The control side controller is responsive to the navigation controller to cause control signals from the control processing structure for a selected node to be displayed in response to user selection of a read operation and to cause control signals to be written to the control processing structure for a selected node in response to user selection of a write operation. The control side controller provides a graphical and/or a numerical representation of one or more control variables and/or an interactive graphical representation of one or more user input devices for representing input device position(s).
The signal side controller is responsive to the navigation controller to cause a signal trace for a sequence of signals read from the signal processing structure for a selected node to be displayed in response to user selection of a read operation and to cause a sequence of signal values representative of a signal trace to be written to the signal processing structure for a selected node in response to user selection of a write operation. A buffer for storing the sequence of signals read from the signal processing structure and a buffer for the sequence of signals to be written to the signal processing structure are provided.
In an embodiment of the invention wherein the network comprises a plurality of synchronously operating signal processors each signal processor synchronously cycles through a predetermined number of instruction steps in respective instruction cycles, the navigation controller is responsive to data defining the data processing structure for determining a signal processor of the processor network for a selected node, for enabling a signal input/output for that processor and for determining a processor cycle timing for the selected node, for writing or reading a sequence of signals to or from the signal processor.
In a particular embodiment of the invention, the data processing structure is an audio signal processing structure for an audio mixing console.
The invention also provides an interactive interface system comprising a panel emulator defining an interactive graphical user interface representation of the front panel of an audio mixing console including at least one user input device, the panel emulator simulating the functionality of the user input device(s). The panel emulator can be used for experimentation, set up and training purposes.
Preferably the panel emulator comprises means for providing a graphical user interface representation of a selected part of the front panel to assist in the control of the emulation of a complex panel.
The invention provides the combination of an interactive interface system as defined above and an audio mixing console.
The invention further provides a combination of an interactive interface system as defined above and signal processing apparatus having means for inputting and outputting signals, a network of interconnected processors and means for defining a reconfigurable data processing structure on the network for digitally processing input signals in real time to generate output, signals.
As indicated above, the invention finds particular application to audio processing, more particularly for, or in connection with an audio mixing console, wherein the network comprises a digital signal processing network of an audio mixing console and the data structure comprises a digital audio processing structure of the audio console. Here the interactive interface can be used to insert at and/or output from selected points in the signal processing structure digital audio signals (e.g., audio signals being or to be processed) and/or control signal values (e.g., control values for a fader or switch).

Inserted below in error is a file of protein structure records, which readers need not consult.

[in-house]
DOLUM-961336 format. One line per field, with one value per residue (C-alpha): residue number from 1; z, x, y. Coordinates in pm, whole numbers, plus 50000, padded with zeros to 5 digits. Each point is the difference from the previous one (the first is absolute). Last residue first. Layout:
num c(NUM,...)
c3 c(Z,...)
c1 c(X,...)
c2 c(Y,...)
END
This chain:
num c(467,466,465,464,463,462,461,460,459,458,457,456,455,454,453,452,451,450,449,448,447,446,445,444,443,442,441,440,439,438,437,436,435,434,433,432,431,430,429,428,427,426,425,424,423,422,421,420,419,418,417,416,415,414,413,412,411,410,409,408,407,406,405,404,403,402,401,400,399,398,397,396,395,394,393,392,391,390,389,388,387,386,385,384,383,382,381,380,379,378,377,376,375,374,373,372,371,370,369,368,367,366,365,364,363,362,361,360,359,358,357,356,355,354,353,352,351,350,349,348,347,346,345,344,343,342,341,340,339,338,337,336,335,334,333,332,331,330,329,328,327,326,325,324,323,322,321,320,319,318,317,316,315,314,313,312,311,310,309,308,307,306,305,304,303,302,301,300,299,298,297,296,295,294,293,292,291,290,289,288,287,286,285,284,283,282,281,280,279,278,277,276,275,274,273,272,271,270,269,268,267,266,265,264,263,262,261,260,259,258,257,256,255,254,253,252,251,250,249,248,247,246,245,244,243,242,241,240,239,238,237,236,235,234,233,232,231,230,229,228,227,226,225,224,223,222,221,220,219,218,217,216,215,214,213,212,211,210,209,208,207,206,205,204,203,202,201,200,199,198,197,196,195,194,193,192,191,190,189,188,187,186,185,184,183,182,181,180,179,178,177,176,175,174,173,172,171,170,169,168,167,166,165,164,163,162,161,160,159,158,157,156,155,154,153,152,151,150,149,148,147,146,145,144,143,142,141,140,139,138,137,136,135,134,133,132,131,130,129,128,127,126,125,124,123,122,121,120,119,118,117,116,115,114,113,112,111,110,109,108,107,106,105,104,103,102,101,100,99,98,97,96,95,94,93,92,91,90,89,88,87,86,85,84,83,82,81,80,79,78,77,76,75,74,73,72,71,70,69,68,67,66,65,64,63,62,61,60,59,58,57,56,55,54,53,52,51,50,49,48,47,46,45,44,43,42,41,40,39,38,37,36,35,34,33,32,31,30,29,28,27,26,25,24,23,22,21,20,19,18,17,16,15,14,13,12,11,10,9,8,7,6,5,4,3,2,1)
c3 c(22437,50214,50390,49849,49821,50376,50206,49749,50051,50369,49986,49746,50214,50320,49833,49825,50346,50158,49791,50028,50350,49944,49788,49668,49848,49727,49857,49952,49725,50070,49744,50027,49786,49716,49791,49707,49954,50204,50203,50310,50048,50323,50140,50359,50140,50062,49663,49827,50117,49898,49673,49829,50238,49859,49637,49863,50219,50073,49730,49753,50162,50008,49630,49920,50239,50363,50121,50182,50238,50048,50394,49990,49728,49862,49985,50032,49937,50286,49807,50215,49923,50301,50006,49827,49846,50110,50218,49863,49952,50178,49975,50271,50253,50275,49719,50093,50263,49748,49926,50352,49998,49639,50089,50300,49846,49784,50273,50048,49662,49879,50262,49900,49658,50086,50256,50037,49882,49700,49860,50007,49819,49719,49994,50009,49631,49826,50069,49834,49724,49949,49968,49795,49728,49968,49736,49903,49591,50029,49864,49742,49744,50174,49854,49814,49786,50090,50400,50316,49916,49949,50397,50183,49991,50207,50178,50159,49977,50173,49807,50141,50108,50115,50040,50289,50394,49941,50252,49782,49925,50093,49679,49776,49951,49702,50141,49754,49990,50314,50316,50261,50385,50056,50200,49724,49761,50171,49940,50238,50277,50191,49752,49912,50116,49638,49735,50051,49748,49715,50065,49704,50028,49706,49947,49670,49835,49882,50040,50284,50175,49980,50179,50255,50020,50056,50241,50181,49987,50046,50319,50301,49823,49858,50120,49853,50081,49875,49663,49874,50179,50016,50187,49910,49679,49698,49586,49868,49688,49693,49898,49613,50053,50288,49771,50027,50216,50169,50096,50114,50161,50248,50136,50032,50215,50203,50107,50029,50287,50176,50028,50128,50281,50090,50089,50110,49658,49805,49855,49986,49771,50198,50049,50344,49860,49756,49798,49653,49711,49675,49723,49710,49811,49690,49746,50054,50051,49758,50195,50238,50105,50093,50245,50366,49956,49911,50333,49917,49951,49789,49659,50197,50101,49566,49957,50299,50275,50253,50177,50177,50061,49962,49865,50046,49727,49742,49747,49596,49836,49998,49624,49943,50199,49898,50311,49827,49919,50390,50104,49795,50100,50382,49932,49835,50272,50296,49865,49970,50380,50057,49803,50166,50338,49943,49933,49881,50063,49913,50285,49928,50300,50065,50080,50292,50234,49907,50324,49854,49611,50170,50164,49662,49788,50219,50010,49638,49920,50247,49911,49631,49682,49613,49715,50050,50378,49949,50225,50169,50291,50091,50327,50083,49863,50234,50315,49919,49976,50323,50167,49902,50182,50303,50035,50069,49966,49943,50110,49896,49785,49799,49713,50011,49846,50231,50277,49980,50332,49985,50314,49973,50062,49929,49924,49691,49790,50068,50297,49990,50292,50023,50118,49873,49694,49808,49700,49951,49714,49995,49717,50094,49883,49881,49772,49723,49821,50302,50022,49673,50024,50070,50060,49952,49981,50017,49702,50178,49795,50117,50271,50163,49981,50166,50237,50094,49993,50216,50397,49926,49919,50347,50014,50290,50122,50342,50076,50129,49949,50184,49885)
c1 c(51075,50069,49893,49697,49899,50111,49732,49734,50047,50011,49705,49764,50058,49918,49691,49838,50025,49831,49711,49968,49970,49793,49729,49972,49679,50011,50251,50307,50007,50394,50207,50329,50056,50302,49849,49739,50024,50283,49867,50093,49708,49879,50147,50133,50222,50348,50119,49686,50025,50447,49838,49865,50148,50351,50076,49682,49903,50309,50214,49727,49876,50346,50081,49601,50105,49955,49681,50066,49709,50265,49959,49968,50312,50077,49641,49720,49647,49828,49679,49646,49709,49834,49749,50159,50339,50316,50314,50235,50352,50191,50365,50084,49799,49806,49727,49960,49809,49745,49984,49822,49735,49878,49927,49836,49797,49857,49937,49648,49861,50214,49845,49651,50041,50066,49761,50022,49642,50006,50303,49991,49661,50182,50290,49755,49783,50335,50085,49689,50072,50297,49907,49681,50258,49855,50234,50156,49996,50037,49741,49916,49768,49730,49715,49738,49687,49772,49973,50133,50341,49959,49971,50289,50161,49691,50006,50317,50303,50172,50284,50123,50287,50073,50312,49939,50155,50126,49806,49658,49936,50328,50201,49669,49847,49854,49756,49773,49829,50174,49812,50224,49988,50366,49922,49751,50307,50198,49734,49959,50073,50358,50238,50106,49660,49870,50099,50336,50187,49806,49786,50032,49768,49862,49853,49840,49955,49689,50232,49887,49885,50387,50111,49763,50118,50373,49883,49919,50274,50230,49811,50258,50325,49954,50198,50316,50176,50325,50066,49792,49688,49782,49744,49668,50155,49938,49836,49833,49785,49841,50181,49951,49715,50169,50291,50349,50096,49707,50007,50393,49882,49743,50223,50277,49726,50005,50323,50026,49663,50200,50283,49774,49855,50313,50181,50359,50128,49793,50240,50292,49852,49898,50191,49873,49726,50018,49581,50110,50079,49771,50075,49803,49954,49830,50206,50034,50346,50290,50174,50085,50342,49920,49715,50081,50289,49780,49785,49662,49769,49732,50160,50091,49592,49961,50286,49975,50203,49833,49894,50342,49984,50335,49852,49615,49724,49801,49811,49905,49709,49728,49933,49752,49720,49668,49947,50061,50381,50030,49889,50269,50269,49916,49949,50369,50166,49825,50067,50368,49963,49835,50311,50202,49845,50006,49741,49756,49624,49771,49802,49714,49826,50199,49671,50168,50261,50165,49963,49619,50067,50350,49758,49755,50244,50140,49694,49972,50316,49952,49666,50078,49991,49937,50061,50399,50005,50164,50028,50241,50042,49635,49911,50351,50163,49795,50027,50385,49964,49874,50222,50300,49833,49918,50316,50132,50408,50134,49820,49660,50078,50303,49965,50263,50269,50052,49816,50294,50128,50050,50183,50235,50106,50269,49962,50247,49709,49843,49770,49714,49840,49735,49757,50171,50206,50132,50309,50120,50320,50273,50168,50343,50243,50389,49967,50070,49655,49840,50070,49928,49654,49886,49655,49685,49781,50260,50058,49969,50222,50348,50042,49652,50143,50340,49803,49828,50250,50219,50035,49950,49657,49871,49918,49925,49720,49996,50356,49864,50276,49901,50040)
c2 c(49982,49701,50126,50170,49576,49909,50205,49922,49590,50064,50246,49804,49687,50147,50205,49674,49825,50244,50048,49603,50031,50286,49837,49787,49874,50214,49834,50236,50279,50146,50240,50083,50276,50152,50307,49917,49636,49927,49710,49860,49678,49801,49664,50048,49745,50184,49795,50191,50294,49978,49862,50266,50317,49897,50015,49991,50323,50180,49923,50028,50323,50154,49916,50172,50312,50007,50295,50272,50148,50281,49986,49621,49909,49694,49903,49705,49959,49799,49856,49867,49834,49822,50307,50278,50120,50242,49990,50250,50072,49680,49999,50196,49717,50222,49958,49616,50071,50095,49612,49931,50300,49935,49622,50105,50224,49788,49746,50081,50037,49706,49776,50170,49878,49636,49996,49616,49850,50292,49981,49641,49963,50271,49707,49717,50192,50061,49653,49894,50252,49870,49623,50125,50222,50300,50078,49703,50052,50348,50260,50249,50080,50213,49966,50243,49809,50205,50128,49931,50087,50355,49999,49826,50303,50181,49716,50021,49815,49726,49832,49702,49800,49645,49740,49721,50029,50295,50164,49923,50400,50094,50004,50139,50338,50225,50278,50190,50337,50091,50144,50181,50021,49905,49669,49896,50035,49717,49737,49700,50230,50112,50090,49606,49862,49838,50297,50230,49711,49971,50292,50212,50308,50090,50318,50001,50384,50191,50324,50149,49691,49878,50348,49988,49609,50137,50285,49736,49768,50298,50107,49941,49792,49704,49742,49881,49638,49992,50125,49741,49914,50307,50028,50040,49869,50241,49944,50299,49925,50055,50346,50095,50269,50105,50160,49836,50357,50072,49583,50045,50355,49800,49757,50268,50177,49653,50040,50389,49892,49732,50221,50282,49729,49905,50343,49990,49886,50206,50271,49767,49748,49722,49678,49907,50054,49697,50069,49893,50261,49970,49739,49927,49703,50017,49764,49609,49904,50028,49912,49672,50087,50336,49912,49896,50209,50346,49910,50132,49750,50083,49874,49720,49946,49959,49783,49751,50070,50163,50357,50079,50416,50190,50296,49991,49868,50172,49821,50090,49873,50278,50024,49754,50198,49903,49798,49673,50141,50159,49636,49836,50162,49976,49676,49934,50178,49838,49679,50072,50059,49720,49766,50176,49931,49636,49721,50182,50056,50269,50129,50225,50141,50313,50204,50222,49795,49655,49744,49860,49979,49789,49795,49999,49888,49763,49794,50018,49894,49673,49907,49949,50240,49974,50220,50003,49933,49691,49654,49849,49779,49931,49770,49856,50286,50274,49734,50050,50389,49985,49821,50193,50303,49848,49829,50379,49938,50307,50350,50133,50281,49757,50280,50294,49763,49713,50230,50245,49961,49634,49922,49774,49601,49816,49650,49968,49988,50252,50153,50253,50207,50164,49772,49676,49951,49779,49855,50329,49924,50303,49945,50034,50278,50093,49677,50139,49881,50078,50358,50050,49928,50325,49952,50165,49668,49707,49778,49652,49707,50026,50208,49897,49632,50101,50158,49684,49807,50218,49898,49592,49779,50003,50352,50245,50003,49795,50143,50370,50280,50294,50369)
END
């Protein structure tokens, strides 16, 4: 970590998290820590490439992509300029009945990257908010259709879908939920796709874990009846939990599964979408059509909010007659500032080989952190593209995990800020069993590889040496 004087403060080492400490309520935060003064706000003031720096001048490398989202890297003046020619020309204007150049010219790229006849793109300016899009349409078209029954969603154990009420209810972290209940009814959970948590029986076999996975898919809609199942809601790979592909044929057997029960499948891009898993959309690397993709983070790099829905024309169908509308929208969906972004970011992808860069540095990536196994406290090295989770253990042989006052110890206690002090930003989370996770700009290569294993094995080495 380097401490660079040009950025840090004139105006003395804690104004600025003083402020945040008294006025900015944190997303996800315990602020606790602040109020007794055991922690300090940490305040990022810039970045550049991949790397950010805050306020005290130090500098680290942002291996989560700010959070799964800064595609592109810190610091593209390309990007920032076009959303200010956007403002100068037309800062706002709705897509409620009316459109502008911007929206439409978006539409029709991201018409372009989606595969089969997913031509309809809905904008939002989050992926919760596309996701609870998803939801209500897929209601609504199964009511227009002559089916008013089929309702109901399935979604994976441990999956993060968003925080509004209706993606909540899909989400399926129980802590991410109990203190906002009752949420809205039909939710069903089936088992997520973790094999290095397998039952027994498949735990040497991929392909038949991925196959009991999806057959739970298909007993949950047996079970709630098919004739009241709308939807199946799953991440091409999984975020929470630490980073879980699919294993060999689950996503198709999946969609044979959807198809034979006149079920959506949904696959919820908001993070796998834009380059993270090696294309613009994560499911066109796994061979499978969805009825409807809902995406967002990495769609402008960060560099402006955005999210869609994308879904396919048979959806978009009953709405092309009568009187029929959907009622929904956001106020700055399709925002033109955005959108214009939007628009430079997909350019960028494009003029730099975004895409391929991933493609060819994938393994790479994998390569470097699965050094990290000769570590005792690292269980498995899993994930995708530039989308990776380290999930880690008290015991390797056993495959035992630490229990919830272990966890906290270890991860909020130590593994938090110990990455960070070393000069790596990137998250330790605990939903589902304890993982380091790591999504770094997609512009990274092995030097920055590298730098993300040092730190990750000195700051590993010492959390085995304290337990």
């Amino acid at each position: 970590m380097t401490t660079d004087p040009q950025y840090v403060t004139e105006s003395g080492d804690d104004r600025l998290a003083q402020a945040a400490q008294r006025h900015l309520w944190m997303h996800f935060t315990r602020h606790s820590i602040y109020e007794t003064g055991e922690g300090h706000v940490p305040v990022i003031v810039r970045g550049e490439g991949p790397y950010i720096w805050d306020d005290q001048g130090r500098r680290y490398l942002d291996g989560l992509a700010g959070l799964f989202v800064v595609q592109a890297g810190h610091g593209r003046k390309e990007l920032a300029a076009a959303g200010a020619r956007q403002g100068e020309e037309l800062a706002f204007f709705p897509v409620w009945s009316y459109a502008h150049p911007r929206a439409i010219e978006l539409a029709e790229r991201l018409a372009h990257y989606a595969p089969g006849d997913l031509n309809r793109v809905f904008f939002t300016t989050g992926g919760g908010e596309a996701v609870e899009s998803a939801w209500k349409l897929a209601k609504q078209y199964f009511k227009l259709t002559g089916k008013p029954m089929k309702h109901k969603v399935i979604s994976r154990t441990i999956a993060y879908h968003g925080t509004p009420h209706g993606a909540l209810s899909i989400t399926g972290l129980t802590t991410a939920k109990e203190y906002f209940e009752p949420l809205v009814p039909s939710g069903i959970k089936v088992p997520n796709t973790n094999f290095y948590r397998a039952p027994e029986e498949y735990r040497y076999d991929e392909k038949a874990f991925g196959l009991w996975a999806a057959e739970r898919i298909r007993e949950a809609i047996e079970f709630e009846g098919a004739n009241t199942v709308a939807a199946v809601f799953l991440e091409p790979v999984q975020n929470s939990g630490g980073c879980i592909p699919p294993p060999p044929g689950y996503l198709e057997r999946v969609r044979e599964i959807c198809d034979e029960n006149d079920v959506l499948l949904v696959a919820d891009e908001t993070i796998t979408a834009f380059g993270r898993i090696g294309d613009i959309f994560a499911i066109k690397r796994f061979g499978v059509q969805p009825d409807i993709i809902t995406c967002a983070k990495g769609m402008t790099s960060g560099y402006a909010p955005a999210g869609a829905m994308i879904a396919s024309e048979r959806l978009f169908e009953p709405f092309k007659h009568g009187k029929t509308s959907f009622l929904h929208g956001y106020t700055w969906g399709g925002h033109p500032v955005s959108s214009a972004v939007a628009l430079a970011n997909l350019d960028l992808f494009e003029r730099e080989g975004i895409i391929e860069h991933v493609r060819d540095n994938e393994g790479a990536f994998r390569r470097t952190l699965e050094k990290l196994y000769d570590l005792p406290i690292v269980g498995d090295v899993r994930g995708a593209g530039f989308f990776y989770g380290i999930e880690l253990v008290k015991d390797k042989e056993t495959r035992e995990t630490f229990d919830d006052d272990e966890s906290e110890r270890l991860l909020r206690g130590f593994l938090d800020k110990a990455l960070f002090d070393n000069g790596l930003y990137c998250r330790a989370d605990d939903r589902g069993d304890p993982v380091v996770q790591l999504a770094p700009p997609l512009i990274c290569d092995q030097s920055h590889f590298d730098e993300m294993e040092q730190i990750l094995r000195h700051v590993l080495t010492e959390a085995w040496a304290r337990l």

It will be appreciated that although the invention finds particular application to the processing of audio signals in the context of an audio signal mixing console, the invention also finds application to other data processing networks where a data processing structure is to be implemented on the network.
An embodiment of the invention will be described by way of example only with reference to the accompanying drawings in which:
FIG. 1 is a schematic block diagram of a mixing console for audio signal processing;
FIG. 2 is a schematic diagram of part of a signal processing network forming part of the mixing console of FIG. 1;
FIG. 3 is a schematic representation of a sequence of instructions performed by a signal processing integrated circuit of the signal processing network;
FIG. 4 is a schematic block diagram of one signal processor of the signal processing network of FIG. 2;
FIG. 5 is schematic representation of the interconnection of a navigation controller, at control signal controller and a data signal controller with the signal processing network of FIG. 2;
FIG. 6 is a schematic diagram of off-line and on-line logic for configuring and running the mixing console of FIG. 1;
FIG. 7 is a flow diagram illustrating operations performed by the navigation and control and data signal controllers of FIG. 5; and
FIG. 8 is a schematic representation of navigation control signal and data signal windows.
FIG. 1 represents a simplified schematic block diagram of a mixing console 10 for use in an audio recording studio. The console 10 comprises a front panel 12, a processor network 14 comprising an array of signal processors 15 and a plurality of control processors and buffer circuitry 16, and one or more input/output interface processors and interfaces 18. Also shown in FIG. 1 is a host unit 20, which could be permanently connected to the remainder of the system, or could be connected only during initialisation and debugging stages of operation.